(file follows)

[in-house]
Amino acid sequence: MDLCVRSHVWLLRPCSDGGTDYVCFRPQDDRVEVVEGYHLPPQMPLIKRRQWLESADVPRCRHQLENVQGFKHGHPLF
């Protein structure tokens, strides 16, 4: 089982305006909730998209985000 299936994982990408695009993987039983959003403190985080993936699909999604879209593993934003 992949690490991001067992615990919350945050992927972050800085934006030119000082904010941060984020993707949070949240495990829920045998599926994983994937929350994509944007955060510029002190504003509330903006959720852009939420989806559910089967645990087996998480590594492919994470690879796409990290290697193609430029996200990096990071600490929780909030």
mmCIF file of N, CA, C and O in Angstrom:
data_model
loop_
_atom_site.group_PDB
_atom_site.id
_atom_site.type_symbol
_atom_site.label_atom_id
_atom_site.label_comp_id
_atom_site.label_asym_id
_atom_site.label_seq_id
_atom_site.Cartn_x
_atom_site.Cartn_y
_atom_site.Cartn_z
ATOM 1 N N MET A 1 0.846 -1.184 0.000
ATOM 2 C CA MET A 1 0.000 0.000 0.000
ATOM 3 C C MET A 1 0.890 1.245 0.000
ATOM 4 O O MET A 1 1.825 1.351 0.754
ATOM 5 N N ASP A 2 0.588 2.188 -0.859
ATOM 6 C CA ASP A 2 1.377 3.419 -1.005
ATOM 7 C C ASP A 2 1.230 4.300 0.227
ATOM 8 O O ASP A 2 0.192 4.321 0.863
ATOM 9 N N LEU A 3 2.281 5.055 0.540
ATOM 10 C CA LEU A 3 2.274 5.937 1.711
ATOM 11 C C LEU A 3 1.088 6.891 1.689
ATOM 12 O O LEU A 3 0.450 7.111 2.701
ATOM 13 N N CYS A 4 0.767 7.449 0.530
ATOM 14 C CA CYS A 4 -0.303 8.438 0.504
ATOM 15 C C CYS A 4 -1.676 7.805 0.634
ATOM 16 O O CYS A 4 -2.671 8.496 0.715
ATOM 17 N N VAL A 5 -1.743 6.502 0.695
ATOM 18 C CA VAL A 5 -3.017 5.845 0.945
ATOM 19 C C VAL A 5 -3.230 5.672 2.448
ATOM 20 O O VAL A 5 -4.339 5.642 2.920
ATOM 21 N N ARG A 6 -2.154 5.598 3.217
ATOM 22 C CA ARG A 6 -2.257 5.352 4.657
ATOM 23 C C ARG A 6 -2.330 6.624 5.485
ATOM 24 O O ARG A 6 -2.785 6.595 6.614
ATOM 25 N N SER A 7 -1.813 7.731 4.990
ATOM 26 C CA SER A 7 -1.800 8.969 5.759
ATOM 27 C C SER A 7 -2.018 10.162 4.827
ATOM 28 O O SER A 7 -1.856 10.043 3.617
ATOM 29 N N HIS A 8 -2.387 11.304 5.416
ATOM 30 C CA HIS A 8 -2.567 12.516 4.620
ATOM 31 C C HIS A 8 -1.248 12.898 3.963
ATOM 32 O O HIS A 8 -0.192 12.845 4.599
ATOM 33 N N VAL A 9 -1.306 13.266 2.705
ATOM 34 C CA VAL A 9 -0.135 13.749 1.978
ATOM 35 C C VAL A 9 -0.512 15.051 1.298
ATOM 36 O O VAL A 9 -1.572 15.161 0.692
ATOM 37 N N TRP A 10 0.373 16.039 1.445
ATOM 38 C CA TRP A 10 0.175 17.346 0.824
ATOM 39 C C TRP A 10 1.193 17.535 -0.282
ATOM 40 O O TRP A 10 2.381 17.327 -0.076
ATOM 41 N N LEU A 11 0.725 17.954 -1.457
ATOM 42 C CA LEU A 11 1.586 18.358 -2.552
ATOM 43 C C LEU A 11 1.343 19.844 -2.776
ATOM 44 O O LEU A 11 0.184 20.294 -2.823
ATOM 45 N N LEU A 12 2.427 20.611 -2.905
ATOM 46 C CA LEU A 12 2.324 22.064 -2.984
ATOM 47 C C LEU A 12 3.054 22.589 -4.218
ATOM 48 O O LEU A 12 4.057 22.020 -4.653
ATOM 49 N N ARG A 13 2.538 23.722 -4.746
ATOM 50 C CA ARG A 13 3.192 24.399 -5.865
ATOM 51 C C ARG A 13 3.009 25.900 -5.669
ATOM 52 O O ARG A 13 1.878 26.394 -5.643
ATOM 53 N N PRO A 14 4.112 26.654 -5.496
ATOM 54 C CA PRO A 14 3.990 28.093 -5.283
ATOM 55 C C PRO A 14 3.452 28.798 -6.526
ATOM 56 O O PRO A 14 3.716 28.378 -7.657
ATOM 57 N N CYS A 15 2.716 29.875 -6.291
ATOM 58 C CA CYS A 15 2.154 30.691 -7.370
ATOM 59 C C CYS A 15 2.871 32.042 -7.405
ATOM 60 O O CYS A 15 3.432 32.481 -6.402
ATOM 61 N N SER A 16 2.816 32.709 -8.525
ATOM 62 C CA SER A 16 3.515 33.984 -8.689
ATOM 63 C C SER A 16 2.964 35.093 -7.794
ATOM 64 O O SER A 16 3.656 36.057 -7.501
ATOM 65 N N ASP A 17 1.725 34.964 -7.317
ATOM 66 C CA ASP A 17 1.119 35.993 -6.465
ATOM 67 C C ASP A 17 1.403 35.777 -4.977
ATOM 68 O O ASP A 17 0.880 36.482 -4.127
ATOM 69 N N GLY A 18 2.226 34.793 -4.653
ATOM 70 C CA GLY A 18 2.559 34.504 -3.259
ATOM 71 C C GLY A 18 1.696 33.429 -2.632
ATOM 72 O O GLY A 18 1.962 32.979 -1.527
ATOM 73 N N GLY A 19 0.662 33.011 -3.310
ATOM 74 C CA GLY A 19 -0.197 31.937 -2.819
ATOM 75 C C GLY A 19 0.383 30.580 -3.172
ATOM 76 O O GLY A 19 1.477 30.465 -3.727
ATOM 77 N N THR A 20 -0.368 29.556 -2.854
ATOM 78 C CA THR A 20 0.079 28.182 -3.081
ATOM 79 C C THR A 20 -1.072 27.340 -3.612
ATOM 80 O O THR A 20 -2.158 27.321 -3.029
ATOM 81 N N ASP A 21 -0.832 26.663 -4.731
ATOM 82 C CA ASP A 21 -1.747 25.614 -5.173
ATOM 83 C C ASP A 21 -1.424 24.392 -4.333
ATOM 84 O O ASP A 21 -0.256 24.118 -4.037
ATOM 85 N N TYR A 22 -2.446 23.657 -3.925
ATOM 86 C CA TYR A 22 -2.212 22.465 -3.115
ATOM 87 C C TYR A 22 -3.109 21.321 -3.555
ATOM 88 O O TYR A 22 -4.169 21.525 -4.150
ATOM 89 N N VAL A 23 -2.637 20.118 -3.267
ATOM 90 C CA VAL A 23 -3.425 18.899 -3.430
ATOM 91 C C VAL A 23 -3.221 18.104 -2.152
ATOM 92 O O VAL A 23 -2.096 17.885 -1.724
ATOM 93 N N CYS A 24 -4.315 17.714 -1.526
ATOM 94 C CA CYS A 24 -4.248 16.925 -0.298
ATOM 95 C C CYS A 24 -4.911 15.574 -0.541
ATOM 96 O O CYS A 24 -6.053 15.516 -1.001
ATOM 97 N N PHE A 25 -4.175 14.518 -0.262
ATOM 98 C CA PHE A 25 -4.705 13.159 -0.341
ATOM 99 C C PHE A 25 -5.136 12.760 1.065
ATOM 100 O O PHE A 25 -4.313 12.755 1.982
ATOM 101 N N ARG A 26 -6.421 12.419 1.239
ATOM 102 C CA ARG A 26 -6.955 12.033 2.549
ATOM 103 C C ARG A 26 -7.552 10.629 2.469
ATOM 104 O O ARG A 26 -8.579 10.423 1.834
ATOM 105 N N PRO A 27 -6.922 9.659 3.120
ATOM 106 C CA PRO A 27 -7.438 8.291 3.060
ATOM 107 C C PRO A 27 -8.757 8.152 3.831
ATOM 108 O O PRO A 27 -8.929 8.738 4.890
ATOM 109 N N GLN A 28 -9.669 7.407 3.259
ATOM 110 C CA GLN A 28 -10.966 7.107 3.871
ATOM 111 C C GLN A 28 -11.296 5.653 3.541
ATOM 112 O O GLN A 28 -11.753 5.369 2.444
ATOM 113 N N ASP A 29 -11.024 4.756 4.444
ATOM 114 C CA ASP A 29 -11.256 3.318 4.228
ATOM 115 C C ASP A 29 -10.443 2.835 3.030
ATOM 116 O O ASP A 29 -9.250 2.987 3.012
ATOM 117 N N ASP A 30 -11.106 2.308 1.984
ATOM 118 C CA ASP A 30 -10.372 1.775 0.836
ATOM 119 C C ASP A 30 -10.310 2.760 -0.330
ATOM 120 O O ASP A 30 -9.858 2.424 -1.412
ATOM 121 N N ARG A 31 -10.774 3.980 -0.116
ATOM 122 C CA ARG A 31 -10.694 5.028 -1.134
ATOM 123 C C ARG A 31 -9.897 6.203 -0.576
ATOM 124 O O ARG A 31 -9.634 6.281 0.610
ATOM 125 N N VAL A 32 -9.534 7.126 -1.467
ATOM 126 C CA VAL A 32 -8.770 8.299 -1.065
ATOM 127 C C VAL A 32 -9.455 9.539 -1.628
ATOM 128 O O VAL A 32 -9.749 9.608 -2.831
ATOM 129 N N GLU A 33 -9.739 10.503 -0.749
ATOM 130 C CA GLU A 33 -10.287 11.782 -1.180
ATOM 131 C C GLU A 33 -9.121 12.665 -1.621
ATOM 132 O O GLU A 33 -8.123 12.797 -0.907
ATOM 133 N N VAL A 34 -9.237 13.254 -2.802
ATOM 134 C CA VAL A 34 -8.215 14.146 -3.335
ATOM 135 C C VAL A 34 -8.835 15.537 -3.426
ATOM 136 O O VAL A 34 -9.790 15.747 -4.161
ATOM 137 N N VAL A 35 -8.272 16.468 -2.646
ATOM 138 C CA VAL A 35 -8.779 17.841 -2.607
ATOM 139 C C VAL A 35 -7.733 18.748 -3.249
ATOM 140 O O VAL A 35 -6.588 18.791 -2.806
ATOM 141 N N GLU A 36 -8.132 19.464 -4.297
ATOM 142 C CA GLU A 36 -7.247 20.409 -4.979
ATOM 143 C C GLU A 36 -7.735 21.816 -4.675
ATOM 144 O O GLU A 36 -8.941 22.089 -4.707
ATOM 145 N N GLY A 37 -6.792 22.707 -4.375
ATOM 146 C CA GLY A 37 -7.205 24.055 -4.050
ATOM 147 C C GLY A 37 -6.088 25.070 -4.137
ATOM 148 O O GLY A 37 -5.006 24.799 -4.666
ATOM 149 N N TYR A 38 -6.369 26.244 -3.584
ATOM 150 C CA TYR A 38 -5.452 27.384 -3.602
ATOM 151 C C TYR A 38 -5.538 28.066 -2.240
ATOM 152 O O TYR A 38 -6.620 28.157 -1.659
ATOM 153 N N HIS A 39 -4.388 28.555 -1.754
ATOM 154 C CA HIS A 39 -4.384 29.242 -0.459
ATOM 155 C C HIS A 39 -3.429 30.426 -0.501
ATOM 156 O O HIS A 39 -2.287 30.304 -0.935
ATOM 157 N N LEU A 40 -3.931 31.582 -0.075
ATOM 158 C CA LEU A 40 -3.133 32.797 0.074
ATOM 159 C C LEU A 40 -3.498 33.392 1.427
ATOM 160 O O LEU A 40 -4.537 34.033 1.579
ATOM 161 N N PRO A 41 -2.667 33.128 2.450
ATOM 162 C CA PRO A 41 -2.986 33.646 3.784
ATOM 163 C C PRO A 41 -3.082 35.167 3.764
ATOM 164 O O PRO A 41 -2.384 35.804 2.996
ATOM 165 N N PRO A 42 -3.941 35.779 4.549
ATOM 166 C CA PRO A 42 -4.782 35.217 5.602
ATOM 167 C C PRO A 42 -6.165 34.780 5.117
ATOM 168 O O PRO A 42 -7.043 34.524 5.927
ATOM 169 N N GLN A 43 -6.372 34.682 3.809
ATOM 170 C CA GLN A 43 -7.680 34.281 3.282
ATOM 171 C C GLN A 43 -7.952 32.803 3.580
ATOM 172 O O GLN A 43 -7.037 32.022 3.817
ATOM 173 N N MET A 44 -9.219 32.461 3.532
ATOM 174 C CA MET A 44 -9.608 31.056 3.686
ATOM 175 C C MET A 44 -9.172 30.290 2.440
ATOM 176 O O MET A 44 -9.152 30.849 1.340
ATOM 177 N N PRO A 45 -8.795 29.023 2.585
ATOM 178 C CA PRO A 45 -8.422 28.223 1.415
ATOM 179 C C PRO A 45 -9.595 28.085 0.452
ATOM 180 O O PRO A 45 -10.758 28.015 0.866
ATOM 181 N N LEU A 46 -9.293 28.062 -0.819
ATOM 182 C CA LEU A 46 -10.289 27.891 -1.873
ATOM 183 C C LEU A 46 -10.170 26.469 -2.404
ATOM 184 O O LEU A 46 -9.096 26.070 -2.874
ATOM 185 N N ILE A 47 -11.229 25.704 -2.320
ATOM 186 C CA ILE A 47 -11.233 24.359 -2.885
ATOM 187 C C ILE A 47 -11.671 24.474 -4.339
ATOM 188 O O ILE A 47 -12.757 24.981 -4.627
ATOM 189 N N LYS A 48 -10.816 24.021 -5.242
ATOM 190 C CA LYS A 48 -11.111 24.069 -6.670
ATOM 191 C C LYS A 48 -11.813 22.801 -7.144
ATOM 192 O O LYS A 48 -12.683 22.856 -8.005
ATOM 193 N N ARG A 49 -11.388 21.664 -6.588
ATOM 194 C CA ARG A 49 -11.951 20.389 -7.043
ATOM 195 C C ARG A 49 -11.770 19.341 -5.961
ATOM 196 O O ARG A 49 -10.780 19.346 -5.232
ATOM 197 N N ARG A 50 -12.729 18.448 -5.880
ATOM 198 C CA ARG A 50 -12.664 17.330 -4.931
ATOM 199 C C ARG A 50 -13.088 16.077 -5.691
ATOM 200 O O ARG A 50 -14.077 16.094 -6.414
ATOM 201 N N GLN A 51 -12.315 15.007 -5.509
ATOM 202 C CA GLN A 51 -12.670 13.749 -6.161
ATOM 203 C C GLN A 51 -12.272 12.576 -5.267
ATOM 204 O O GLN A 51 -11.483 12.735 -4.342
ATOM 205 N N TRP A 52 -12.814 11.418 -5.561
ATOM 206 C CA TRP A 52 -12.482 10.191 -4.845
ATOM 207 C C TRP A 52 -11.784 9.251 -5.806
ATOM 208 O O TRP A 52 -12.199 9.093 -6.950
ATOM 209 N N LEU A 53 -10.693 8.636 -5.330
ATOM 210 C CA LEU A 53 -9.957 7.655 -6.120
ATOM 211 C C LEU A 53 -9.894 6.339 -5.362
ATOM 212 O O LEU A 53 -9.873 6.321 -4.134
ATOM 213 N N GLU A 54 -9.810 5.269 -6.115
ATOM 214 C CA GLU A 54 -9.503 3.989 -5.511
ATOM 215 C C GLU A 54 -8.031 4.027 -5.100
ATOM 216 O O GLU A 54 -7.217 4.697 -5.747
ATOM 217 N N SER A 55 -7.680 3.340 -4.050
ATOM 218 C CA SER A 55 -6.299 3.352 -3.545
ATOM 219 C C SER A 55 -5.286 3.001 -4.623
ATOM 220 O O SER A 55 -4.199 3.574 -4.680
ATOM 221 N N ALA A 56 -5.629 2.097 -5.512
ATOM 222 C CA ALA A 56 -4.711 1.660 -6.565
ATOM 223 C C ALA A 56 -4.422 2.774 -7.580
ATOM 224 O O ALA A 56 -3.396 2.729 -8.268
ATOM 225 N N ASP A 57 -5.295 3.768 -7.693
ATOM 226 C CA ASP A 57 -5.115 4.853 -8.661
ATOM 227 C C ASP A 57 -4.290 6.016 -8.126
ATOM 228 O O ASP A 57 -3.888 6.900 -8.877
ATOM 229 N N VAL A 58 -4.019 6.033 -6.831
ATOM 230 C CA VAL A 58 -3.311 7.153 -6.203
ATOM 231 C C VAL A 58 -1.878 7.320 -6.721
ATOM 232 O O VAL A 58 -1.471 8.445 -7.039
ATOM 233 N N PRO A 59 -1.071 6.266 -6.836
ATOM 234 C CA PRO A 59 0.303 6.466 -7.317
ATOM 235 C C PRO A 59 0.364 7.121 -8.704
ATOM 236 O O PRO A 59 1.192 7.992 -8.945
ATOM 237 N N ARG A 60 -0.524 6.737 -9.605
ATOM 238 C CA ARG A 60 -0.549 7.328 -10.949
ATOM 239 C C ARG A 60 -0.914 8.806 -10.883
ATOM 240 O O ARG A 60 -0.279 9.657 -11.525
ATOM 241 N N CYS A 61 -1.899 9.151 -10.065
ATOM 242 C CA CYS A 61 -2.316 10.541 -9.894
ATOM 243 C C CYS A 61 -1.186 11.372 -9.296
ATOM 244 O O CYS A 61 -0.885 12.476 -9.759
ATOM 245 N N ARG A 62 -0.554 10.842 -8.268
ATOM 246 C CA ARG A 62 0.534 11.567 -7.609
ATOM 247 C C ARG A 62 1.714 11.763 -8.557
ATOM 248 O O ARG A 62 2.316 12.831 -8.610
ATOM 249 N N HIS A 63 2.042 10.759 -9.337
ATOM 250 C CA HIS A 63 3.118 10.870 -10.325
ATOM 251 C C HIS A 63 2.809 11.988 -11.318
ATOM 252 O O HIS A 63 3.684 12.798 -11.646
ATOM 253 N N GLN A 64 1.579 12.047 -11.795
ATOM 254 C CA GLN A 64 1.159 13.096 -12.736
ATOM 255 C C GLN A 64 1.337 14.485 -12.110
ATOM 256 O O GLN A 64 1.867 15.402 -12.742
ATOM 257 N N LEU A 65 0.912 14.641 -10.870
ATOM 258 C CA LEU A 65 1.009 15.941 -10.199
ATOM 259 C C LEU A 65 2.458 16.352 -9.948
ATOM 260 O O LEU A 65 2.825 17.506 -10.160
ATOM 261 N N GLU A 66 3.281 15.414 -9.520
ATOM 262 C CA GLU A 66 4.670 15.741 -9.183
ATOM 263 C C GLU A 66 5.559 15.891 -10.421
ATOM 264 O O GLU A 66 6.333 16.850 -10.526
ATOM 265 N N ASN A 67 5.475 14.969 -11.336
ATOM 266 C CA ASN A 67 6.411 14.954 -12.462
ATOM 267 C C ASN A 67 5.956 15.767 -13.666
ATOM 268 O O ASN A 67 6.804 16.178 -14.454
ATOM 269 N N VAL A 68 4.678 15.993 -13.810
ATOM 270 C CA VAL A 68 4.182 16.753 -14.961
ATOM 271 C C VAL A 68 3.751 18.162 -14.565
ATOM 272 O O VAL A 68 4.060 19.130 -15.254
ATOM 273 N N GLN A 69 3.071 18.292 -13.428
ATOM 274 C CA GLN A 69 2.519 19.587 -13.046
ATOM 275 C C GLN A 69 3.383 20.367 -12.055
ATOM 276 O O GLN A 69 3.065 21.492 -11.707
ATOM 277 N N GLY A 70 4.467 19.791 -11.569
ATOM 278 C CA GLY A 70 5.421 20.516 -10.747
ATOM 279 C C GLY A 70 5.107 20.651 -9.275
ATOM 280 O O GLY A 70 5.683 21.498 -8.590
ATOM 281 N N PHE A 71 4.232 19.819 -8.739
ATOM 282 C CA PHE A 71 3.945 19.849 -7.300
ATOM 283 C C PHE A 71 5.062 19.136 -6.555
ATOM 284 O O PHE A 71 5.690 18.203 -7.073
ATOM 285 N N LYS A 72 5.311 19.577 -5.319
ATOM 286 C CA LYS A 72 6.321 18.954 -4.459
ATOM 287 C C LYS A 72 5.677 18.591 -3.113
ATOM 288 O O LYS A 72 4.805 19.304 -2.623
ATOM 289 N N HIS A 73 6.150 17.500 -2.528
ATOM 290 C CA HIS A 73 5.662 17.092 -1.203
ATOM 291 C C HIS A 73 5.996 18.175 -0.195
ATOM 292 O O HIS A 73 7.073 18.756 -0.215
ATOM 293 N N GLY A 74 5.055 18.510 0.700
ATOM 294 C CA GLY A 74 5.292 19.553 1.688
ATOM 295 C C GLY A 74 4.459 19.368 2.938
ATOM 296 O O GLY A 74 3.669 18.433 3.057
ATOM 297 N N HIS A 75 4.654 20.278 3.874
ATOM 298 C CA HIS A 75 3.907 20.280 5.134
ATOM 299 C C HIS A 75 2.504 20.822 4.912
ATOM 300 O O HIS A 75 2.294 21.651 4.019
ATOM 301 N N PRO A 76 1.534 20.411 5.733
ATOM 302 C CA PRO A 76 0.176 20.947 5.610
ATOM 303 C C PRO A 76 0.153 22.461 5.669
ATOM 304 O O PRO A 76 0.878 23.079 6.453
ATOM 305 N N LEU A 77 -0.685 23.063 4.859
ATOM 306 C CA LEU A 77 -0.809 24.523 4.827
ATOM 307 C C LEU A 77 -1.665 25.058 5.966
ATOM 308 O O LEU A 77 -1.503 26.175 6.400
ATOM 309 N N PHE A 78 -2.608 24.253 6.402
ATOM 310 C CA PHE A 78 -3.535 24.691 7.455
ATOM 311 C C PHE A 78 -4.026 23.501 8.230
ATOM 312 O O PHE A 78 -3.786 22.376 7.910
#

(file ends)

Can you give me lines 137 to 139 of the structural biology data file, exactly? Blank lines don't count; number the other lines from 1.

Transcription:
ATOM 121 N N ARG A 31 -10.774 3.980 -0.116
ATOM 122 C CA ARG A 31 -10.694 5.028 -1.134
ATOM 123 C C ARG A 31 -9.897 6.203 -0.576